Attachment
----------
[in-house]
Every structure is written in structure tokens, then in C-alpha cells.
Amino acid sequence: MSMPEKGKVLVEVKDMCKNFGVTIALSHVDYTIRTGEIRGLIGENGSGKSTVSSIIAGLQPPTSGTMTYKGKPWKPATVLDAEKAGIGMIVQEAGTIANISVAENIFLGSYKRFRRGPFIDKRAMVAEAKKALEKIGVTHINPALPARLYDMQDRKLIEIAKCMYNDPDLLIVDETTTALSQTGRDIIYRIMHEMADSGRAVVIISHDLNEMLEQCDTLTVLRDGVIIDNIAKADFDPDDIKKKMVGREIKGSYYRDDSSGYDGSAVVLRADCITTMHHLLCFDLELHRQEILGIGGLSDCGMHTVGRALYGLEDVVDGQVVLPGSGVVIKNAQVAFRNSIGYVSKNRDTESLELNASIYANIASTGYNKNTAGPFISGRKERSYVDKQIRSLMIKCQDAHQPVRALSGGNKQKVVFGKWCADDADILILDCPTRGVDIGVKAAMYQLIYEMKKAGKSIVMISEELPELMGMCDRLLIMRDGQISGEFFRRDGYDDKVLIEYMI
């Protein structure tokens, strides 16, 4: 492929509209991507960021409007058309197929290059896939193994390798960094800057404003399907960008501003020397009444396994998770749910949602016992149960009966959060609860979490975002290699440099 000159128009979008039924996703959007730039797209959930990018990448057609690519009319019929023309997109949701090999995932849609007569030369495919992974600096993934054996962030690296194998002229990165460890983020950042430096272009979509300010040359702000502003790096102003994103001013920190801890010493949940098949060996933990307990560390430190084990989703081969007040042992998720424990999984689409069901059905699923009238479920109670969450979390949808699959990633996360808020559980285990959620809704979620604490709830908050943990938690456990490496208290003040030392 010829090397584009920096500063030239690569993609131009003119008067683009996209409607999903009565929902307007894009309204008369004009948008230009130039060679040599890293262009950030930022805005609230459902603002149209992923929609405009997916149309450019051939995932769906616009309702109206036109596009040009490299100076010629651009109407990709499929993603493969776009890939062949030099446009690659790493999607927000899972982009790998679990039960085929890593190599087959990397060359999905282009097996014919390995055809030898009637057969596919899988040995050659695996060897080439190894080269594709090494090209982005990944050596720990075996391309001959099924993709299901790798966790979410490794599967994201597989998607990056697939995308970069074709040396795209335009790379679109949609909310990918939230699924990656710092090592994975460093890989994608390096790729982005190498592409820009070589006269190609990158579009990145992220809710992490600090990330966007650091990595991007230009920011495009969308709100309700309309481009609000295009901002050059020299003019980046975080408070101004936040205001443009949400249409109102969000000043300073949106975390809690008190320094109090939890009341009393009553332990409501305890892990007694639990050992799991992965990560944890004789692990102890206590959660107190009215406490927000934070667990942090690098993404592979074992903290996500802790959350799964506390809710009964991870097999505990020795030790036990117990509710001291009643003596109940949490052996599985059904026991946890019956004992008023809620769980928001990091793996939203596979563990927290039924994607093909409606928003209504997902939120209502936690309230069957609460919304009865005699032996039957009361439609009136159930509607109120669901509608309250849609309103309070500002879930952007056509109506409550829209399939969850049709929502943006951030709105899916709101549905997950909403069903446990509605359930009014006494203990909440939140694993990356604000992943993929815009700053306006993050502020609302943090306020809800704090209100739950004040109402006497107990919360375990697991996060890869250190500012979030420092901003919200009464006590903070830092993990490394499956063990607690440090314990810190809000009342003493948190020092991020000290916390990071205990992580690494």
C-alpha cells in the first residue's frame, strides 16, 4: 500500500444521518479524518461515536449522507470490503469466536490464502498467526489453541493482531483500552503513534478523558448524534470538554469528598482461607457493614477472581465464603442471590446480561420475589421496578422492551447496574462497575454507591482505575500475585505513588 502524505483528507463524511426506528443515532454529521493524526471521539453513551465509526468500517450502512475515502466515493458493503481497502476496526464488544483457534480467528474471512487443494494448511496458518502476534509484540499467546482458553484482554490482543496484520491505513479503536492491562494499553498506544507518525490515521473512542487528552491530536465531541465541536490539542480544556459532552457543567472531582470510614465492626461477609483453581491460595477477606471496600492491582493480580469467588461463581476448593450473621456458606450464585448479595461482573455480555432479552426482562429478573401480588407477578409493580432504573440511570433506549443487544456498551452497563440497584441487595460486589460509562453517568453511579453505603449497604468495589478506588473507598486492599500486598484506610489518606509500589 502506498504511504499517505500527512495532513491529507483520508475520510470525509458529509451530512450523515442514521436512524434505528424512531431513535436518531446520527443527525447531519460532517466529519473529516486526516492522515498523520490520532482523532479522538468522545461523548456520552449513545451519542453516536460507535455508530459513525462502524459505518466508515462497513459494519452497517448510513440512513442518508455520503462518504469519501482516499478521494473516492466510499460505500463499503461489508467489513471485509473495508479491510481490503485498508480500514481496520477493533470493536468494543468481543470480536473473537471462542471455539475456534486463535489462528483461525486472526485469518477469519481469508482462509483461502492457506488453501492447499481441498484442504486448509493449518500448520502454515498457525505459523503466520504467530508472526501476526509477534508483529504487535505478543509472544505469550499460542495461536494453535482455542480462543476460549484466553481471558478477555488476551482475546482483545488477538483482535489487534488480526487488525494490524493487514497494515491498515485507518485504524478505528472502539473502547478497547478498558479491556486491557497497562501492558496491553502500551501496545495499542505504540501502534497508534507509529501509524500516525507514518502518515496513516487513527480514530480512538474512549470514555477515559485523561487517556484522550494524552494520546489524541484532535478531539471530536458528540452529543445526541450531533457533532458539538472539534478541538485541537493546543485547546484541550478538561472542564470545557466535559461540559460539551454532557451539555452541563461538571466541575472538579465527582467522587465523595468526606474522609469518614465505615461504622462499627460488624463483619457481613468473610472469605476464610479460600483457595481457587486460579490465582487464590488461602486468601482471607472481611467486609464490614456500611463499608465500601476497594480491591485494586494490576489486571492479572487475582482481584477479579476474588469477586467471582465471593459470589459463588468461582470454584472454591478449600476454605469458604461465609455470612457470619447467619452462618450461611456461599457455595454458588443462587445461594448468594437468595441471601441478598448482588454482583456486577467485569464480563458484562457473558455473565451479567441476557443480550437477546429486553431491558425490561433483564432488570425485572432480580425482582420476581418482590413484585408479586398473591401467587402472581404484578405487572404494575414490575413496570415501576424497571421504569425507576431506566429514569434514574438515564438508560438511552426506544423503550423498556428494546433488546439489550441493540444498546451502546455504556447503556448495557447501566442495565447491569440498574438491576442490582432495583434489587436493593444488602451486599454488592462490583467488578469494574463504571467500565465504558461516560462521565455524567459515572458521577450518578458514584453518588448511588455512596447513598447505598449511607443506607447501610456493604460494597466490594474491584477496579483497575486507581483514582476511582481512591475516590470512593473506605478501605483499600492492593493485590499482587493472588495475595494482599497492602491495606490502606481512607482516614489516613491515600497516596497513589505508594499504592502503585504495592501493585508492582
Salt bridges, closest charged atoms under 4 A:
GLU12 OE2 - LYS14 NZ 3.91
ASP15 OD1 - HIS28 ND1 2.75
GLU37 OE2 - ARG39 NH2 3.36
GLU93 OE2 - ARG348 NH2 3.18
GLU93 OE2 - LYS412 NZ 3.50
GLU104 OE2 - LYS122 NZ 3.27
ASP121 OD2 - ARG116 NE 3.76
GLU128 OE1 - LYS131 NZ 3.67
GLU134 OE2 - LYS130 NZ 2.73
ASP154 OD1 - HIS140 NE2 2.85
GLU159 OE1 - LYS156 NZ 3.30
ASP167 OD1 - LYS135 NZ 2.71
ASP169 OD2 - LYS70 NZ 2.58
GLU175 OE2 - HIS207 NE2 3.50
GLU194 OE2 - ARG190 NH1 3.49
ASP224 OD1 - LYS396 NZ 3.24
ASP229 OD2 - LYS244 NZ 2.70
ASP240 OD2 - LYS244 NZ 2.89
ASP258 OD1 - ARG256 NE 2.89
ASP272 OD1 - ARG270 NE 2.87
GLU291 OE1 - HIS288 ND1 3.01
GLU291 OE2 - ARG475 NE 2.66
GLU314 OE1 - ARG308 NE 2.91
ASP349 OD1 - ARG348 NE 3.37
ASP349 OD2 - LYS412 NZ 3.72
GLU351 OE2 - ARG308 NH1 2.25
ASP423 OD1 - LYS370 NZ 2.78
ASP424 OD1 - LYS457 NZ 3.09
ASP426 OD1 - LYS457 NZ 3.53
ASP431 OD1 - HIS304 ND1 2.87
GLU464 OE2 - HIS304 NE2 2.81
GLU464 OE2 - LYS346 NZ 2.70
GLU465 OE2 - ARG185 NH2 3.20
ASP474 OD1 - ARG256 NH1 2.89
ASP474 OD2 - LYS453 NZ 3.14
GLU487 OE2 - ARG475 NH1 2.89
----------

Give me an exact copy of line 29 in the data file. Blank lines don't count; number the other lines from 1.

GLU314 OE1 - ARG308 NE 2.91